A start up needs a forecast to secure an investment. They would then need a budget to ensure responsible spending and manage their use of proceeds. When the company begins generating revenue, they would need an updated forecast scenario to predict sales over time, the necessary expenses, related net profit and forecasted cash flow. And from there, they would modify their budget to detail spending by line item, and ensure their expense limits are set.
Here’s a example of starting with a budget:
A catering company already in business decides to expand by adding meal deliveries. They realize this will take planning. You use their operating budget and last year’s accounting data to develop a baseline financial forecast for the meal delivery scenario. You add sales projections and related cost of goods for the meal deliveries, as well as increased operating expenses and personnel. You help them use the forecast to plan for profitability, capital purchases, and cash flow in the new scenario. Once you develop a working financial forecast scenario, you can update their operating budget per the forecast to set expense limits for this plan.
As a public accountant, you are probably much more familiar with budgeting, and likely do it within your accounting software. I encourage you to practice forecasting until you become comfortable with it, and then use it as a tool to help your strategic advisory clients plan for growth.
Forecasting as business planning
A well-written financial forecast should be a roadmap for running a business. A forecast is based on business drivers, like unit sales, hours billed, or memberships sold. Those drivers, once revealed and documented, can be tracked and measured, which allows the business owner to stay on top of very practical targets month by month. These are sometimes called key performance indicators, or KPIs.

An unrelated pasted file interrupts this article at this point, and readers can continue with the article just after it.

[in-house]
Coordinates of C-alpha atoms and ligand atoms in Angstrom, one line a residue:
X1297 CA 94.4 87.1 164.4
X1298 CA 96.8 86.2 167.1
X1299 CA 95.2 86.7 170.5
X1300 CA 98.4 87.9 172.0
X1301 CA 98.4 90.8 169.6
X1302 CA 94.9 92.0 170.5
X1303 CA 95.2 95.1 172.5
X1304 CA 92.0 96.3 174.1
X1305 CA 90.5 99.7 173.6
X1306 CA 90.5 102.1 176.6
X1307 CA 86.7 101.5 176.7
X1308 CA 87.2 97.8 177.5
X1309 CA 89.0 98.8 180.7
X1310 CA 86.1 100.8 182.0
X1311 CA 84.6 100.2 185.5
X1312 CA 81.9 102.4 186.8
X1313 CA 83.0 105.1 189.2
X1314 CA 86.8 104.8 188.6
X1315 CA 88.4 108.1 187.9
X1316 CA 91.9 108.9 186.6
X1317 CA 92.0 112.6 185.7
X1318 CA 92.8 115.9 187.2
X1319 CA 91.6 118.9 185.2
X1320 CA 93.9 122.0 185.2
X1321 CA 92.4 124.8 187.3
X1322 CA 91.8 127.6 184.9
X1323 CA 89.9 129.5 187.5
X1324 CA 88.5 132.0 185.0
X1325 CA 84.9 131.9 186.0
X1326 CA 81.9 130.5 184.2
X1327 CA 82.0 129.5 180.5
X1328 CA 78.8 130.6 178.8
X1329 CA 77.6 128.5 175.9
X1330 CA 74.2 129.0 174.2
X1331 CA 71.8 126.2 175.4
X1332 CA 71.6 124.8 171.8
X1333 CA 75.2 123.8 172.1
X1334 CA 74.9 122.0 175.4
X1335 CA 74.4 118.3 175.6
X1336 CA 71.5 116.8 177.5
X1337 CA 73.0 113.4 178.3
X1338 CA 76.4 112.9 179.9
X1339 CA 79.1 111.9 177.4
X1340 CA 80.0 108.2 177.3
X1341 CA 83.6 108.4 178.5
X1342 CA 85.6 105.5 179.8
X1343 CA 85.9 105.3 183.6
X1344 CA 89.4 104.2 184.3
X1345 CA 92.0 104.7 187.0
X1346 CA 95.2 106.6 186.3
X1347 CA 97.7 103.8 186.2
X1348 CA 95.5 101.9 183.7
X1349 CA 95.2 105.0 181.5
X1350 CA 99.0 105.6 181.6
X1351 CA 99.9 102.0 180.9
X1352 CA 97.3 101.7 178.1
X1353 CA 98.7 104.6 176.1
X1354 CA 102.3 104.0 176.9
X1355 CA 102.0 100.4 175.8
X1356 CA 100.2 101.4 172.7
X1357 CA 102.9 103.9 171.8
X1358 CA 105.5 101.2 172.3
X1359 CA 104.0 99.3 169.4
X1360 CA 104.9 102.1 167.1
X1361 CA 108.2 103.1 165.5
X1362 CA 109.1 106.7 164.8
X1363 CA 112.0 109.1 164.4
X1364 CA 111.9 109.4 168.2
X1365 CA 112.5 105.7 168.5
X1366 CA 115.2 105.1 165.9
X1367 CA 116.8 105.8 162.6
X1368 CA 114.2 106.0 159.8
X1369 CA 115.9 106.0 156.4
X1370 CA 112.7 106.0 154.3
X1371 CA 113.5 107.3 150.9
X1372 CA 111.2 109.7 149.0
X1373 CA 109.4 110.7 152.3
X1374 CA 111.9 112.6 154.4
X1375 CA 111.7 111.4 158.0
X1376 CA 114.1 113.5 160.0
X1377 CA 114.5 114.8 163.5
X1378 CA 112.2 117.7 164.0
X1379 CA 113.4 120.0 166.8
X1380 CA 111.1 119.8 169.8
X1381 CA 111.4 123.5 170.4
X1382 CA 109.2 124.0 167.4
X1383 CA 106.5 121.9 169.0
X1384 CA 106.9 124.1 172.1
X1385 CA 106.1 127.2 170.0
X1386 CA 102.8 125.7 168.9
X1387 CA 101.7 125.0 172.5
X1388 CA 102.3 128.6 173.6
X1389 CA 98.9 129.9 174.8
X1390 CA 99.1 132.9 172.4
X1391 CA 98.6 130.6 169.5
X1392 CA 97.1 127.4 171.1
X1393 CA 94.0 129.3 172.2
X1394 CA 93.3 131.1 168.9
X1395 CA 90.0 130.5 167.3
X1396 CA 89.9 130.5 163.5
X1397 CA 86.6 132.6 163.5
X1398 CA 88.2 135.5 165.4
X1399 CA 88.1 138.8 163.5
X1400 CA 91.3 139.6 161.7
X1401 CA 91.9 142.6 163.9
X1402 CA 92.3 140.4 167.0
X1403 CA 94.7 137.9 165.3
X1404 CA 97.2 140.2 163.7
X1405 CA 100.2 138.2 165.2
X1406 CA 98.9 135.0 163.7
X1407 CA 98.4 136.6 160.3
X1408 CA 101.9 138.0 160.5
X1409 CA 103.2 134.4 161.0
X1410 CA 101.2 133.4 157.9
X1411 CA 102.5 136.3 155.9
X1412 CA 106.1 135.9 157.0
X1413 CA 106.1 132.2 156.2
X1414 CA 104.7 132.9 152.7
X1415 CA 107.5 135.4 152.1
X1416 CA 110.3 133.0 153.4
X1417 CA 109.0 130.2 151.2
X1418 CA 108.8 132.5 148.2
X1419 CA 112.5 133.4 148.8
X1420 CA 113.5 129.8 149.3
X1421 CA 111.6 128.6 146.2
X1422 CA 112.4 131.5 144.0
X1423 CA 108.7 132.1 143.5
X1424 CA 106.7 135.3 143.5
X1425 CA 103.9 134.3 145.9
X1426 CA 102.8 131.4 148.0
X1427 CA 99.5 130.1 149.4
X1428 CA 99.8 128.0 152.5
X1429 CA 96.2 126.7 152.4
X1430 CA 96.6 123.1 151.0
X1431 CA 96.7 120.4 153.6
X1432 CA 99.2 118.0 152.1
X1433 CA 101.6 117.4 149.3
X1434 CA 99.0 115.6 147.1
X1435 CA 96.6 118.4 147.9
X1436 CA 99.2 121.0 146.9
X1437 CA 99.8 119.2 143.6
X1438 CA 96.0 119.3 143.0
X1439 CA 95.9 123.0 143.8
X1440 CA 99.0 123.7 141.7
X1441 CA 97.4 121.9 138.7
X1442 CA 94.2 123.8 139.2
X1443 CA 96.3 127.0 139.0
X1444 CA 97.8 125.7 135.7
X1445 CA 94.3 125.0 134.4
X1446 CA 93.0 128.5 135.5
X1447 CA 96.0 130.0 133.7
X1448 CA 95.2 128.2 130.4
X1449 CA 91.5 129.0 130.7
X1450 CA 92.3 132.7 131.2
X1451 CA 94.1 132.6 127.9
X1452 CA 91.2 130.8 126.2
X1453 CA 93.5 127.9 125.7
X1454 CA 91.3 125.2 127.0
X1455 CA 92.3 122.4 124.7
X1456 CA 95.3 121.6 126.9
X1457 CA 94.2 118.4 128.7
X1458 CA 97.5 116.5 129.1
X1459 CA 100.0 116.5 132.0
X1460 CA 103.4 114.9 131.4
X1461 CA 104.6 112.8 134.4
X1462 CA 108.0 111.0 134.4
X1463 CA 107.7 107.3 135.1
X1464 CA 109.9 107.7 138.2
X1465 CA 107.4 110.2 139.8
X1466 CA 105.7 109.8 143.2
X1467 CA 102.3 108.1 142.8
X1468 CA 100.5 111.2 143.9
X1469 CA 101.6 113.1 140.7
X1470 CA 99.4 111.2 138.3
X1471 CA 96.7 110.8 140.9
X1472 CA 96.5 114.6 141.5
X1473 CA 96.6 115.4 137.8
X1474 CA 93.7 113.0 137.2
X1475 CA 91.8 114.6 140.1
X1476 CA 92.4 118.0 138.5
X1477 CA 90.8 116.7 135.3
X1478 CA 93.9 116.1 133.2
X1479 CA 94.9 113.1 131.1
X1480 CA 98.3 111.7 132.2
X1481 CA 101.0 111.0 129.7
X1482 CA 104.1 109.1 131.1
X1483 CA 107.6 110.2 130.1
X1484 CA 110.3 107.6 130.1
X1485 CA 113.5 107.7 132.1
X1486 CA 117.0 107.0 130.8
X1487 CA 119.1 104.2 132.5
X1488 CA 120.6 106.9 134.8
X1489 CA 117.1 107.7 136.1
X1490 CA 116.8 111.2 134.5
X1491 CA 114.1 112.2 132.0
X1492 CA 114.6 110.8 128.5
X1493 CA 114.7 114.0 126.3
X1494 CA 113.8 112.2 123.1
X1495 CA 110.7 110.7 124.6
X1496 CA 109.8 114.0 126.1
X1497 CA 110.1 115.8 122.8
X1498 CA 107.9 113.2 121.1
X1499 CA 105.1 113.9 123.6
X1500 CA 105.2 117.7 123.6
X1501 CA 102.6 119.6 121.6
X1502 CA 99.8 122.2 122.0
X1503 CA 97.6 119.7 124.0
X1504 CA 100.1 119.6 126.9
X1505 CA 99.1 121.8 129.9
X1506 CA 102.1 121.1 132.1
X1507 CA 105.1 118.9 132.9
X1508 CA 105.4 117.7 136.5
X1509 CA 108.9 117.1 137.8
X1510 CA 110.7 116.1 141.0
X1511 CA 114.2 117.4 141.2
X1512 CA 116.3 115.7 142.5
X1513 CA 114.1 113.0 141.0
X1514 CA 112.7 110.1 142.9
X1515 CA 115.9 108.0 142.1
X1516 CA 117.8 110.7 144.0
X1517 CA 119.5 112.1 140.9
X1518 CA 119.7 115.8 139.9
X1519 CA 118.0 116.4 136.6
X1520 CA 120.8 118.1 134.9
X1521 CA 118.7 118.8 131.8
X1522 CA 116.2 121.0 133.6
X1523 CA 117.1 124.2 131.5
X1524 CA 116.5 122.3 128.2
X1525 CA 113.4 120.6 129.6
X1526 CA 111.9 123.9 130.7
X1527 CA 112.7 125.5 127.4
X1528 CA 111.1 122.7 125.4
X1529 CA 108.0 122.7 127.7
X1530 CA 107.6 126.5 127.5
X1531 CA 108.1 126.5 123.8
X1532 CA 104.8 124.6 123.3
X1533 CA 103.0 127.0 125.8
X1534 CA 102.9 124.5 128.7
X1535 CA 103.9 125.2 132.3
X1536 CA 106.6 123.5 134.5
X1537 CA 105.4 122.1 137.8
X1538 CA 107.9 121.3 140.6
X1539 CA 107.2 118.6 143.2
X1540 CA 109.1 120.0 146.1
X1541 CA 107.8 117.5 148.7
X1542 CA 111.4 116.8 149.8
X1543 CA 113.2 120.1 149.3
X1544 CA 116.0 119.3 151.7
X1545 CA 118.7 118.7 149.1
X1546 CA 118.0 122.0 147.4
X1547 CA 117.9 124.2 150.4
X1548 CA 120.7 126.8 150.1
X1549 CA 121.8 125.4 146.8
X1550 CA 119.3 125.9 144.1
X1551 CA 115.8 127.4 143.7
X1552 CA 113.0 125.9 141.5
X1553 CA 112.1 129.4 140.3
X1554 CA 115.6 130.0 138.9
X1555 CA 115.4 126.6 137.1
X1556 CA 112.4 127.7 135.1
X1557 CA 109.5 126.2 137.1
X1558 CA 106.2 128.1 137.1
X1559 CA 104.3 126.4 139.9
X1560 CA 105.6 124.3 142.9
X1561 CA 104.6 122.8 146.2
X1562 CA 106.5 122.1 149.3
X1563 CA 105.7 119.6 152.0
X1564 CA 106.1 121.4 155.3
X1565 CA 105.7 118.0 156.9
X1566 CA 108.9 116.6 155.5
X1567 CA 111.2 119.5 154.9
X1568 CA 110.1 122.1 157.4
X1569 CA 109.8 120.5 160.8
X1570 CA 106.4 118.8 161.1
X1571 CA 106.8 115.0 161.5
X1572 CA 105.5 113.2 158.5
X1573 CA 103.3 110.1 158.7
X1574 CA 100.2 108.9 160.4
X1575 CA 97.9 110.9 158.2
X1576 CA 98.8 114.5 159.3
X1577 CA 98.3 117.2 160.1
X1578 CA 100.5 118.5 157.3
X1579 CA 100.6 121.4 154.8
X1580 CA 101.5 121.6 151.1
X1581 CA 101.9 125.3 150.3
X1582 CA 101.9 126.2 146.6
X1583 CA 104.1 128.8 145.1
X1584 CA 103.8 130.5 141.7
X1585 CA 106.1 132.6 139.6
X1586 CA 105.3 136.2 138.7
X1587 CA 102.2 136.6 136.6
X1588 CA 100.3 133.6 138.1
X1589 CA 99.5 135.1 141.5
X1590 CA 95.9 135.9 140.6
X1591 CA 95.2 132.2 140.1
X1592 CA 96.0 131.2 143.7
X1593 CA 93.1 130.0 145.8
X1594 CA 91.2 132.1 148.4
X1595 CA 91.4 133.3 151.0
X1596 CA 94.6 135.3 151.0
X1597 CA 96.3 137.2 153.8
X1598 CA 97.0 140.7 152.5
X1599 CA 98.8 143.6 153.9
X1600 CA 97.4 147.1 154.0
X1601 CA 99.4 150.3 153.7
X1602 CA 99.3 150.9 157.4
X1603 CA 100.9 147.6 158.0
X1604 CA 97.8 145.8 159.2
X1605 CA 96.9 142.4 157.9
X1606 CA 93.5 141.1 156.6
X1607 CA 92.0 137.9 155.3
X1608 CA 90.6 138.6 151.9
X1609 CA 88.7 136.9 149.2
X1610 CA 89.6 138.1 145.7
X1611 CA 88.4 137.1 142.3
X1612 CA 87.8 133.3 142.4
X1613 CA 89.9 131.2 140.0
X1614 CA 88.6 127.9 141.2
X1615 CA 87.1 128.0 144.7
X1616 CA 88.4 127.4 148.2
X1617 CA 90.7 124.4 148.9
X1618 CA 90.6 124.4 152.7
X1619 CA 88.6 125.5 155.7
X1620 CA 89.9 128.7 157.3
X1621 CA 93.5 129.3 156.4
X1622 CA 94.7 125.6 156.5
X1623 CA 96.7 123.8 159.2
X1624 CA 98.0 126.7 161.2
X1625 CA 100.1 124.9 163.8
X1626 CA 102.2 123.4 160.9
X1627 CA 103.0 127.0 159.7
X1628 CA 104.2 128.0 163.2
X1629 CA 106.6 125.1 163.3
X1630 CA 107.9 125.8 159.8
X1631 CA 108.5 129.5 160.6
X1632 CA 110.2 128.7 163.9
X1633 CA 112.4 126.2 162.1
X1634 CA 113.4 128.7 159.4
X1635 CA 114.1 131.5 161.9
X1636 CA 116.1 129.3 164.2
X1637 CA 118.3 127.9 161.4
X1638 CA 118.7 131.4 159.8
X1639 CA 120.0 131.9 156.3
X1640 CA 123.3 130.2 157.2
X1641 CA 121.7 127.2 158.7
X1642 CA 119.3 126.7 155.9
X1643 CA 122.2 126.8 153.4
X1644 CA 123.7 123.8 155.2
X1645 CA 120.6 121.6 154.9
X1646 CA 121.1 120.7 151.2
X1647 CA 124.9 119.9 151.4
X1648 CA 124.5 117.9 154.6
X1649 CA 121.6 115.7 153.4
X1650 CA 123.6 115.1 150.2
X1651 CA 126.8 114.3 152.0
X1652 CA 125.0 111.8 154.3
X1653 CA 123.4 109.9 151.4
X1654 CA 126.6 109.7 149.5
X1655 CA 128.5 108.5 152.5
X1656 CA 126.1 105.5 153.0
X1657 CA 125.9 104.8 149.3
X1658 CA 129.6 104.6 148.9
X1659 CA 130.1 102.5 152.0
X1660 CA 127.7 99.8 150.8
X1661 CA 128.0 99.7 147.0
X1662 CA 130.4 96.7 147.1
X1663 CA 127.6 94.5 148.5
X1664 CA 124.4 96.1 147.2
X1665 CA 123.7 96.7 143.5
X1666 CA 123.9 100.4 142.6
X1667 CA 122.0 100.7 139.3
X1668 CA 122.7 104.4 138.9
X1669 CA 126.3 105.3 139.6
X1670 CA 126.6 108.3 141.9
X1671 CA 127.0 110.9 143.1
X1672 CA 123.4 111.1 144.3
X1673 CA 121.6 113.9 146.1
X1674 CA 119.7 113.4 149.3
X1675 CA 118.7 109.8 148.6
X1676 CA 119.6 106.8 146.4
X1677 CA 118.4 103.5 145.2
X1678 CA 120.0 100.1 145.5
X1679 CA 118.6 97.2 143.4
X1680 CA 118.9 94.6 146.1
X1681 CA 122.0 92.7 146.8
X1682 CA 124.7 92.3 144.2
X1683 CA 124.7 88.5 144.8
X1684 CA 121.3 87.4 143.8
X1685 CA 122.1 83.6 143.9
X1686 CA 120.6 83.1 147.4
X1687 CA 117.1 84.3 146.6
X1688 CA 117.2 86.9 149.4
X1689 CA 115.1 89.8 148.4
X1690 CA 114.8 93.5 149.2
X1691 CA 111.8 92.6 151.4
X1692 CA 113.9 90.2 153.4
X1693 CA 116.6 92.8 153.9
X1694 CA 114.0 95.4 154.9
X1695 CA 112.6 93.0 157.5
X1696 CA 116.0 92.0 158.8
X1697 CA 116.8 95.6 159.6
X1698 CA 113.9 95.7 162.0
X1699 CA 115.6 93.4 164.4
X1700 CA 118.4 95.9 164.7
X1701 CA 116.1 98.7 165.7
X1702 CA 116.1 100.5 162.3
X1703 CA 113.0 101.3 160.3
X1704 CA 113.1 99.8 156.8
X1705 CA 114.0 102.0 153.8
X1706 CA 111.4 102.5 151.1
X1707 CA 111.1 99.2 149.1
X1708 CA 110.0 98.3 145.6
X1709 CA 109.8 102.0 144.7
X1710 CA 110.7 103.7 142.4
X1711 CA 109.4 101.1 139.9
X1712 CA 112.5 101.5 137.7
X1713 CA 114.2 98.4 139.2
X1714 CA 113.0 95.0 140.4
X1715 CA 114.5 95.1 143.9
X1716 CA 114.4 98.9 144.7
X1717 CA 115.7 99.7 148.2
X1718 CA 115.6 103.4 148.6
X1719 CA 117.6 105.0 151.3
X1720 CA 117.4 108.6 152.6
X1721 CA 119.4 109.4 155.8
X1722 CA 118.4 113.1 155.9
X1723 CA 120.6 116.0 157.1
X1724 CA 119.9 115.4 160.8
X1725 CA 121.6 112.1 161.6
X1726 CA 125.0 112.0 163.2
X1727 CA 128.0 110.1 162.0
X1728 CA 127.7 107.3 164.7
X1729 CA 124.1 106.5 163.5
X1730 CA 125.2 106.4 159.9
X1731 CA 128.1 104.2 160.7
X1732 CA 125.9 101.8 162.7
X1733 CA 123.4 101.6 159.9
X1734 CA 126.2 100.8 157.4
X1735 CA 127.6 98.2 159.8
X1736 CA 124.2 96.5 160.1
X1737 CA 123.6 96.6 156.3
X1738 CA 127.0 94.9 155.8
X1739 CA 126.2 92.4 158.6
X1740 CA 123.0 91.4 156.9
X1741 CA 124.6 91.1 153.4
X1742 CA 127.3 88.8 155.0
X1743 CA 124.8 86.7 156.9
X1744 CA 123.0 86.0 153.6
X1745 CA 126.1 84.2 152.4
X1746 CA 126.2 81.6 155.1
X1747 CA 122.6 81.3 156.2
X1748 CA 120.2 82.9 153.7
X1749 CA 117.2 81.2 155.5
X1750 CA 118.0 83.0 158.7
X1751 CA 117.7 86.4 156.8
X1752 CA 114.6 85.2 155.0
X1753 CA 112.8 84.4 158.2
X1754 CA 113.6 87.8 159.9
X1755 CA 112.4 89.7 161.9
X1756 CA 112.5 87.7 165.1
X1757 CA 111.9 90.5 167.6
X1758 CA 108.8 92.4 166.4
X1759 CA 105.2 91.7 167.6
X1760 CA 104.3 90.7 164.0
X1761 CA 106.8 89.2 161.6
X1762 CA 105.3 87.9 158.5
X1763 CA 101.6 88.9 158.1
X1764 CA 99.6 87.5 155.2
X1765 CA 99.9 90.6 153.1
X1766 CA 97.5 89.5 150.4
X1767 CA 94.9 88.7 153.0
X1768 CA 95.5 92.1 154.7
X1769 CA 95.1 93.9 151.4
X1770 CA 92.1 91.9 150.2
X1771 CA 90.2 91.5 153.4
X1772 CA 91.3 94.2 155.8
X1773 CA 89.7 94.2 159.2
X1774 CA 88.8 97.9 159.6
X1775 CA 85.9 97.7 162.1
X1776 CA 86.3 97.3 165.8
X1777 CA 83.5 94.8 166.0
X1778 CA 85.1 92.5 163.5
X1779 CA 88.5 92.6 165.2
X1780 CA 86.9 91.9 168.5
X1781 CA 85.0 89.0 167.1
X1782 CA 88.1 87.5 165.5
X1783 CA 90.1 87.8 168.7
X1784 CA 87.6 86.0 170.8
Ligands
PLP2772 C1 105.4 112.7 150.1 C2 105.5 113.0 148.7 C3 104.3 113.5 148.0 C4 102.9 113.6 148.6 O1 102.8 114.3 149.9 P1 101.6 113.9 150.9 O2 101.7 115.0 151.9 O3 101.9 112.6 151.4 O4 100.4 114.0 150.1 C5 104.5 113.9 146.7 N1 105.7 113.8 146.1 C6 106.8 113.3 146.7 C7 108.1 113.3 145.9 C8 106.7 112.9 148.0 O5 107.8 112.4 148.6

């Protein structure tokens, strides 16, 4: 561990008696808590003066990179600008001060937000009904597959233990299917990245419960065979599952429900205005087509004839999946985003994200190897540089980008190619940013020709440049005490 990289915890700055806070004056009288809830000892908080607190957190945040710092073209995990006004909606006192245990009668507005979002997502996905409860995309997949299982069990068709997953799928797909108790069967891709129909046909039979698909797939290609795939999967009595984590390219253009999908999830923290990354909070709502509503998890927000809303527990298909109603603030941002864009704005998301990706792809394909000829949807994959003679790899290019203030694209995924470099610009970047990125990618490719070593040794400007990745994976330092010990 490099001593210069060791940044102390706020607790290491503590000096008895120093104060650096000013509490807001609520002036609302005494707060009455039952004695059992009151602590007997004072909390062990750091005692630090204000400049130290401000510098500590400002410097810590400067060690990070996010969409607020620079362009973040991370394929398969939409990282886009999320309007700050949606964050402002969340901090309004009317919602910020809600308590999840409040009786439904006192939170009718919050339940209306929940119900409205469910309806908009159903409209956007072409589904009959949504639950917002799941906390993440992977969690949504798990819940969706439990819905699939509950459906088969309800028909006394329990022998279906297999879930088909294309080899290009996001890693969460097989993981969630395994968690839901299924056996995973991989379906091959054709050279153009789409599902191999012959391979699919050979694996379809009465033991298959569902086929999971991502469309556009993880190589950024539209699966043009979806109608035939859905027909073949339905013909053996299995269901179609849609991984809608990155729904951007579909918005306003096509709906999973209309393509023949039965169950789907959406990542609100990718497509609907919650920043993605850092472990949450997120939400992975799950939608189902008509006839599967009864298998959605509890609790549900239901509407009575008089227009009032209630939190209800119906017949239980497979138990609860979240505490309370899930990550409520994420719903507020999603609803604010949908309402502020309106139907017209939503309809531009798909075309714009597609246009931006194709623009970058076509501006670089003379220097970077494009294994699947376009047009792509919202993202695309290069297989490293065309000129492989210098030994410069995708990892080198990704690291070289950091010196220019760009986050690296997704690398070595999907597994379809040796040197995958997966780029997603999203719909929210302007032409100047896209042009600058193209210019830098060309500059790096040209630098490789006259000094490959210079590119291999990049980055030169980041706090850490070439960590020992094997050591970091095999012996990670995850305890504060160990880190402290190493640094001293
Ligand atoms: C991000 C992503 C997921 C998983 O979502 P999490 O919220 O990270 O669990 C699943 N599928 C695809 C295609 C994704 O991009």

On the expense side, the financial roadmap will dictate when major expense events can occur, based on sales and net profit. Purchasing capital equipment or hiring new employees are a couple examples of expense events.
Financial forecasts should be expanded into scenarios for best case, worst case and working case. This way the business has a plan for growth as well as for lean times. This is especially relevant in periods of economic downturn, where small businesses may be struggling with a decrease in demand and changes to their supply chain.
If business scenarios are only considered using budgeting techniques, the tendency is to be overly cautious. Growth requires stretching the goals and aiming high. The industry term stretch-goal is used to indicate when a business is setting a higher goal than originally sought or thought possible. When reasonable stretch goals are set and recorded, they become the plan of action.
Strategic Advising: Financial forecasting in action
And here’s where the discussion becomes more interesting and even exciting, because what we’re saying is that a business dream, if translated into a goal, can actually be attainable with the right plan. And you can help your small business clients achieve their goals by helping them develop the plan. It’s a wonderful feeling, and work worthy of undertaking.
If your clients are asking for help with budgeting, they may not appreciate the difference between an operational budget and a strategic forecast for long term growth. Use that as an opportunity to flex your advisory muscles and teach them the difference.
As a public accountant, you can turn your savvy with numbers into a wonderful offering to your small business clients by applying this knowledge in your Strategic Advising practices.
This article originally published in January 2018 and has since been updated and revamped by Nina Bamberger.
Kathy Gregory has over 20 years of experience in business development, including: financial forecasting, strategic planning, process development, project management, and mergers and acquisitions. She has worked in public and private, small to mid-size organizations doing business development, and strategic planning and implementation, working with executives, boards and their investors. At LivePlan Kathy runs the specialized program for Strategic Advisors. She is a graduate of the University of Oregon.